Many companies use employee-of-the-month awards. This award may include a photograph of the honoree with an engraved nameplate in the lobby of the business, perhaps a reserved parking place and/or a small cash bonus. Variations on employee-of-the-month programs are almost endless. At Acapulco Restaurants in Long Beach, CA, the honoree also gets a paid day off. At Gregerson's Foods, a retail grocery chain in Cadsden, AL, the person receives a silver name tag inscribed with that title, the month and year of the award to wear as long as they work for the company. As popular as these programs are, they may not be the best for motivating today's employees.
What's Wrong With Them
It's difficult to motivate employees through a "program." Programs are often too distant and formal for individuals to get excited about. Motivation is very personal and stems primarily from the interaction between an employee and his or her manager. What is motivating to an individual also varies from person to person. The best motivation comes from daily positive reinforcement by management of desired performance with as many employees as possible--not something that occurs once a month for a single employee.
When new, an Employee of the Month program can stimulate much employee excitement, however, over time much of the thrill is often lost. Oftentimes the selection criteria for the program drifts and overheard are such things as "Let's give it to someone in Accounting--they never get it" or "Sally can't get it, she already received it earlier this year." In other instances, the program reaches a saturation point in which so many employees have received the award that it no longer seems special.
A program's reputation can also easily be tarnished. In one company I consulted, management was seeking to fix the employee-of-the-month award, which many employees and managers felt was ineffective. By talking with employees, I quickly learned that some employees that received the award were not considered deserving by other employees. I also learned that it was a great administrative burden for managers to nominate someone for the program--and a humiliating experience for both the manager and employee if "corporate" subsequently rejected the applicant.
Getting More From a Program
If you have to have an employee-of-the-month program, there are some things that can help it be more successful. First, make sure other things are systematically being done to recognize employee performance in the workplace on a daily basis. Make sure, for example, that managers in your organization know the importance of giving feedback on performance, timely praisings, and informal recognition. This takes pressure off of the employee-of-the-month program to be your organization's sole means for motivating employees.
Second, employee-of-the-month programs can be improved if nominations are open to everyone, not just by management. This keeps the program from being biased to employees who have greater visibility with management. At ICI Pharmaceuticals Group in Wilmington, DE, nominations for the Performance Excellence Award can be made by a peer, supervisor, coworker or department head. At Meridian Travel Inc. in Cleveland, OH, they take it one step further by allowing all employees to vote each month on who gets the Employee of the Month award. And at the Office of Personnel Management in Washington D.C., the recipient of the Wingspread Award of is allowed to select the next recipient--with the criteria and timing of that person's choosing.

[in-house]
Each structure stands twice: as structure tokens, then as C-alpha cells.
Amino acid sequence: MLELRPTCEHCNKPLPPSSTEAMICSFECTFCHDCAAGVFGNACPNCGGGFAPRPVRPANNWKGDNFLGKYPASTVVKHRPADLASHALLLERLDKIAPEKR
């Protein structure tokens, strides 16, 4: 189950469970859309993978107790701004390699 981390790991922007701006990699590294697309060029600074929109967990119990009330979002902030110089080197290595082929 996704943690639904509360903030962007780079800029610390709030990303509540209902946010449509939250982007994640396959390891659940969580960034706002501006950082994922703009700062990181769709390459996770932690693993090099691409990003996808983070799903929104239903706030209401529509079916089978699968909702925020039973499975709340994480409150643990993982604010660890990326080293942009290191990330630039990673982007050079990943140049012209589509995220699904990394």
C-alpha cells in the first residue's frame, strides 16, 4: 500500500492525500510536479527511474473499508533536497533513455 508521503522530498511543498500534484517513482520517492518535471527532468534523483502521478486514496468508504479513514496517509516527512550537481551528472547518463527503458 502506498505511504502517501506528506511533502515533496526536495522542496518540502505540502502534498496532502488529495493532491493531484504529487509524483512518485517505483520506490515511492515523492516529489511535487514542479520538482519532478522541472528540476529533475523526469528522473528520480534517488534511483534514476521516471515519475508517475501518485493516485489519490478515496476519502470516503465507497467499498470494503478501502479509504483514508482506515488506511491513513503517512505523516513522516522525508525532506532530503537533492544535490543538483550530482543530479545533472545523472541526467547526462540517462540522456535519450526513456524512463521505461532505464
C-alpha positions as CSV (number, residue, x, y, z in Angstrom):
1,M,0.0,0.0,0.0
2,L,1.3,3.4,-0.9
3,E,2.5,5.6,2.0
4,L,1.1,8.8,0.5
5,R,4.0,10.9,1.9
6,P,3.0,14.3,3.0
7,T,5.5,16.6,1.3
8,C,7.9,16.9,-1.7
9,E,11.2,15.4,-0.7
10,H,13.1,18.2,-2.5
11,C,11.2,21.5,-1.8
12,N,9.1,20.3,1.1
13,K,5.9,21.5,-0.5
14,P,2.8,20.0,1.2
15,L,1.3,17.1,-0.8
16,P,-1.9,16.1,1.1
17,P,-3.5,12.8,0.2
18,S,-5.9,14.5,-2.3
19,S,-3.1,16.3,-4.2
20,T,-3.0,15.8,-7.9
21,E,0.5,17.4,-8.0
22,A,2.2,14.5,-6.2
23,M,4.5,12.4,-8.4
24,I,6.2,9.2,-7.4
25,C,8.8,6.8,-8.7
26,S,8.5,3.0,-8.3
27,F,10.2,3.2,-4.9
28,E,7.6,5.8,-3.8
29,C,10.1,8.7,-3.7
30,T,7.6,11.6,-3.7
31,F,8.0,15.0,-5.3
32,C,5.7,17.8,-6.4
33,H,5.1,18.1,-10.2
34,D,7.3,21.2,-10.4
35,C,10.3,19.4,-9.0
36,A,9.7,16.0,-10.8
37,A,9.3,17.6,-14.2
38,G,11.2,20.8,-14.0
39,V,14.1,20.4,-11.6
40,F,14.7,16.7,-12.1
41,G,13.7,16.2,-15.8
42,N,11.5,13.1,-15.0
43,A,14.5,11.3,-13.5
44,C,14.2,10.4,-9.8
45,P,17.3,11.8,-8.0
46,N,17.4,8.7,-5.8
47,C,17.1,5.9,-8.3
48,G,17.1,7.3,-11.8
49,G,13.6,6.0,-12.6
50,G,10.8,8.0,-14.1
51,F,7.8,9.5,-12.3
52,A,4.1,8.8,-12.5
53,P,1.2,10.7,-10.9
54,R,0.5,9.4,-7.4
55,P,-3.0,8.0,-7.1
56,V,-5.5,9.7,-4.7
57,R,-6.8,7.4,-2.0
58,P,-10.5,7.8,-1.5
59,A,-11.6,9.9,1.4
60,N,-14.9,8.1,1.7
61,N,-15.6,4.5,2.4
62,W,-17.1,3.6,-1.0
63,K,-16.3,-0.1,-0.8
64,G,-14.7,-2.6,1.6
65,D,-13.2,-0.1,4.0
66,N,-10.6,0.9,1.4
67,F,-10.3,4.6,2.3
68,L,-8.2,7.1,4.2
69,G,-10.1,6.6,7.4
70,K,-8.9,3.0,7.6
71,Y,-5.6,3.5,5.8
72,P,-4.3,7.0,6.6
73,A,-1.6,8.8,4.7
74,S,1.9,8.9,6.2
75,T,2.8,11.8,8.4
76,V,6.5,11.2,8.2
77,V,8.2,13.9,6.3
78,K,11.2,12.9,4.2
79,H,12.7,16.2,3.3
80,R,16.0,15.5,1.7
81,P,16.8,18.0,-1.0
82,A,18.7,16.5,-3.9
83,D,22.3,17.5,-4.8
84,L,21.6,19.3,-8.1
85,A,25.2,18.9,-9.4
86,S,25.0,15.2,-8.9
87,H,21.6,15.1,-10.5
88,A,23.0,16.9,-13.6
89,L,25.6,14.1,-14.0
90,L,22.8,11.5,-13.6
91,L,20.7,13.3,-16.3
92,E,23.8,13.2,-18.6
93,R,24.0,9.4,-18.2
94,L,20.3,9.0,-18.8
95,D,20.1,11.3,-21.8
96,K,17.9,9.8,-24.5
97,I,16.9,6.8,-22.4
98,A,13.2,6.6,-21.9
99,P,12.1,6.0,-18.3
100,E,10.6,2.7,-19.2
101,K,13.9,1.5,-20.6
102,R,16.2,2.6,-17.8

Third, a program can be further improved if its not limited to being given once a month--so as to seem like a quota--but is instead more closely tied to outstanding performance whenever that happens. At El Torito Restaurants in Irvine, CA, managers award "star bucks" when they catch an employee doing something right. At the end of the month each restaurant and region has a drawing for prizes (cash, TV, VCR, etc.) and the more star bucks one receives, the better the chances of getting prizes. This program provides a method of recognizing performance when it happens, not sometime later. It also allows daily performance to be "rolled up" and celebrated once a month on a more formal basis.
Fourth, for best results, strive to keep the program fresh and flexible, and make changes in the program as it begins to feel stale to targeted employees. For example, at Blue Cross/Blue Shield in Massachusetts, the People Are Tops Awards include balloons tied to the person's desk, belly dancers, and a song or message delivered by a person in a gorilla suit. The Golden Falcon Awards at Federal Express in Memphis include a gold uniform pin, a congratulatory phone call from a senior executive and ten shares of stock (recently worth about $45 a share).
In summary, there are more effective ways to improve employee motivation, morale and initiative that are typically obtained from employee-of-the-month programs. But if used in conjunction with other techniques--and with an awareness of potential pitfalls--employee-of-the-month programs still have a place in motivating today's employees.
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